I don’t think the roaring 20’s has much on 21st century “Trumpism.”  What could get more bizarre than right here, right now?  I keep waiting for Trump to spout, “Is you is, or is you ain’t, my constituency?”

This poem, written several months back in an attempt to mimic Gertrude Stein, has been sufficiently rejected by every journal I thought might publish it. I feel it deserves at least a handful of public readings. After all, it does speak of ecopoetics and climate change. LOL

Can poetry keep up with the absurdity in American politics? Should poems have plots? How much mystery can you tolerate in a poem before you stop reading? Keats called the ability to live with unknowing “negative capability.” Rebecca Solnit talks eloquently about being able to sustain unknowing in her book of lyrical essays “Field Guide To Getting Lost,” 2005. Solnit is one of my all time favorite contemporary writers.

Thank you for visiting! Comments are always welcome.


Sor Juana’s Hummingbird  by Anni Johnson 

 They are mowing. He is mowing. She is mowing. Together they mow. Mowing they do together.

Often they mow. Often they mow together. Mowing often together they mow. They mow often together. Often together he and she mow endlessly.

Endlessly mowing oil. Oil. Oil endlessly mowing. Mowing oil. Mowing grass with oil. Oil.

Grass. Mowing. Mowing endlessly never knowing. Never knowing they are mowing. Never knowing they are mowing grass. Never knowing grass. Never knowing food. Never knowing grass food. Never knowing. Never knowing in the grass is food. Food in the grass. Grass food in the grass. Fast grass. Fast grass food they never know they mow. They never know they mow fast grass food. Food for him. Food for her. Food is in the fast grass. Food they need.

Food they need. They need food. They need fast food fast. In fast grass grows fast food for them. Fast food for them that travel far. Far from fast food. Far from fast food they search fast for fast food. They search for fast food. Fast food Sor Juana  once fed them fast.

Sor Juana once fed them sweet fast food. Sweet food. Sweet fast food. Nectar from gods she sweetly fed them. She sweetly fed them fast. She fed them fast food fast.

Frieda should have painted them. She should have painted them fast. Fast she should have painted them before they fled that land. Before he and she fled that land. Before they fled sweet fast food Frieda should have painted them. Before they fled toward oil mowing fast grass.

In spring they fled before she painted them. In the spring they fled to unknowing mowing fast food. They mow fast food. They travel far. Those that travel far sweetly need fast food they mow. Unknowingly they mow fast food.  They mow frequently fast. They mow fast frequently. Unknowing.

Who Am I?


In those quiet places sandwiched in daily chaos, who hasn’t asked their self “Who Am I?” I think most people busy their days trying hard not to think existential questions – unless you’re David Hood – but sooner or later…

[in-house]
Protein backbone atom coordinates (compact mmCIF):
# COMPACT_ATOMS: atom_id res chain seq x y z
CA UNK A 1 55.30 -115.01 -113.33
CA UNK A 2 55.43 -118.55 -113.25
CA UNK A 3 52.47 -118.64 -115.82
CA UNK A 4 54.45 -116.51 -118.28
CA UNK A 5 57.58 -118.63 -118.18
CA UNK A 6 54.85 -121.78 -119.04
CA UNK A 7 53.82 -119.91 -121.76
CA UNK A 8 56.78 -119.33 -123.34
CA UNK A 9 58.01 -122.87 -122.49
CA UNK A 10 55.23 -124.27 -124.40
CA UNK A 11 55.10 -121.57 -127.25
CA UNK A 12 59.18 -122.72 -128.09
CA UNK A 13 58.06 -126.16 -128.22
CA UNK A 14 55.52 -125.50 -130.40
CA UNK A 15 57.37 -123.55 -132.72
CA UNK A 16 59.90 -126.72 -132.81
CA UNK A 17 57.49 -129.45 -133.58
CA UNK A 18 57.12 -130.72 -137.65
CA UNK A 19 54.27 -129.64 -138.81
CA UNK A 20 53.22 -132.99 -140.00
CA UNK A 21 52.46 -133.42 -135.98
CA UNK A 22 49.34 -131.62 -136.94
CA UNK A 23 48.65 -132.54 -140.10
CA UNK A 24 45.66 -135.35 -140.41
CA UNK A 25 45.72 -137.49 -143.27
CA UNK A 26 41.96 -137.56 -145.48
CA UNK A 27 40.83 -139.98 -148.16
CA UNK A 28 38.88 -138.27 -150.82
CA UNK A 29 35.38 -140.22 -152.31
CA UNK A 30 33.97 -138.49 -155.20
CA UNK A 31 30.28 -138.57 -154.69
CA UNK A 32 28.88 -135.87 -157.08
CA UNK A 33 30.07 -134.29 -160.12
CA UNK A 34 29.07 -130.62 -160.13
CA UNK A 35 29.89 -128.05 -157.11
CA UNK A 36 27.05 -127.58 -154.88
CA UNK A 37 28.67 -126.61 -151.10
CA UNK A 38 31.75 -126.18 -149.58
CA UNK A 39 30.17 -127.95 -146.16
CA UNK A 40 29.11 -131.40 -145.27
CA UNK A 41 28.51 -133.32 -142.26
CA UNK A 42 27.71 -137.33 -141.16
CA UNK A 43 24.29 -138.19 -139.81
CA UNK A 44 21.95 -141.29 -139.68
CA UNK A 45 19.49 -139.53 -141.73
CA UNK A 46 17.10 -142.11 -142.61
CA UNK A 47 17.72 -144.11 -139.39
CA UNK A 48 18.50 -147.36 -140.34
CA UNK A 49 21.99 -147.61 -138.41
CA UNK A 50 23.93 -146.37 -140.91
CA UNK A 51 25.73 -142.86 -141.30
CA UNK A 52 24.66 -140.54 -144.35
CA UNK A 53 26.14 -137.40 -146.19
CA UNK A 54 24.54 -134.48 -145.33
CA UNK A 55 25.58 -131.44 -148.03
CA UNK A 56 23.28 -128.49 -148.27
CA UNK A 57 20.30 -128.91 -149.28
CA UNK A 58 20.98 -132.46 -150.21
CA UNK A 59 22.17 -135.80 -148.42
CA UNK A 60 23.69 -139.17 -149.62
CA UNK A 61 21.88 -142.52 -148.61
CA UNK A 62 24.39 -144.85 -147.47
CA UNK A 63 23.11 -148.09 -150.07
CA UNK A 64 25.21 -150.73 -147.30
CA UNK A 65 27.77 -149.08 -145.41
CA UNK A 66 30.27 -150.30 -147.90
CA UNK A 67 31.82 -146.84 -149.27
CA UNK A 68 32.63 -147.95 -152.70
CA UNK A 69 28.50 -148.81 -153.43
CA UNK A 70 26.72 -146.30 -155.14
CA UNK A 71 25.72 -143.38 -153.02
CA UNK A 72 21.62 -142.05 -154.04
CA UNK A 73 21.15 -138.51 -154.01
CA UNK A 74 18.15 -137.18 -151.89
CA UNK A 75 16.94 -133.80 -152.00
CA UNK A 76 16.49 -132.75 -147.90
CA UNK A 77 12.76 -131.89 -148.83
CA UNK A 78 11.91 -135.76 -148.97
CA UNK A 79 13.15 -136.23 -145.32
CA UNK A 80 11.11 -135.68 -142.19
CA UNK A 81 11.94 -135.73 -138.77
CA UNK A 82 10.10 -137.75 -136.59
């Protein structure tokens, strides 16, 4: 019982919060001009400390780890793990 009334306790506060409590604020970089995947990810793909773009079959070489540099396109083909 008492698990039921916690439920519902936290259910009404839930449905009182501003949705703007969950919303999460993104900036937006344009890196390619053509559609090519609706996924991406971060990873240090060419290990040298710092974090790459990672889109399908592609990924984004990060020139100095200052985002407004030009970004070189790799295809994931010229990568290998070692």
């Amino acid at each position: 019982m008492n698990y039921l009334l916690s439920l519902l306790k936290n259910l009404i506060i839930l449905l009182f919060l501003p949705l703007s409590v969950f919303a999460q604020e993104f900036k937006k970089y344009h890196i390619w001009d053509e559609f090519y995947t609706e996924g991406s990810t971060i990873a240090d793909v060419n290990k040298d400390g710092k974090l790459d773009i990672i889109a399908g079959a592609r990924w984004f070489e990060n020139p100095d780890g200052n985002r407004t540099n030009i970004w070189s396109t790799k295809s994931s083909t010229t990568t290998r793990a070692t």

I came across the poem “Who Am I,” penned by Dietrich Bonhoeffer, during one of my daily internet haunts. Bonhoeffer was a Polish theologian and anti-Nazi dissident: ever seen the movie “Bonhoeffer: Agent of Grace”? (It’s a good watch.) Two weeks before the end of WWII, Bonhoeffer was executed by hanging at Flossenburg Concentration Camp for plotting against Hitler – awful!  My husband is a big war history buff so I had seen the movie, but I had no idea Bonhoeffer was also a poet. I have read several of his poems online ; they’re all heavy existential hitters – with a Christian twist. But according to WIKI, Bonhoeffer saw the potential for a world that would be “Spiritual” rather than Christian, and I like that.

I am sharing Bonhoeffer’s poetry today hoping it will help us lift that slice of bread to look beneath the baloney.

Who Am I?
by Dietrich Bonhoeffer

“Who am I? They often tell me
I stepped from my cell’s confinement
Calmly, cheerfully, firmly,
Like a Squire from his country house.

Who am I? They often tell me
I used to speak to my warders
freely and friendly and clearly,
as though it were mine to command.

Who am I? They also tell me
I bore the days of misfortune
equably, smilingly, proudly,
like one accustomed to win.

Am I then really that which other men tell of?
Or am I only what I myself know of myself?
Restless and longing and sick, like a bird in a cage,
Struggling for breath, as though hands were compressing
My throat, yearning for colors, for flowers, for the voices of birds,
thirsting for words of kindness, for neighborliness,
tossing in expectation of great events,
powerlessly trembling for friends at an infinite distance,
weary and empty at praying, at thinking, at making,
faint, and ready to say farewell to it all.

Who am I? This or the Other?
Am I one person to-day and to-morrow another?
Am I both at once? A hypocrite before others,
And before myself a contemptible woebegone weakling?
Or is something within me like a beaten army
Fleeing in disorder from victory already achieved?

Who am I? They mock me, these lonely question of mine,
Whoever I am, Thou Knowest, O God, I am thine.”

*Featured photo: Sculpture by Edith Breckwoldt, The Ordeal.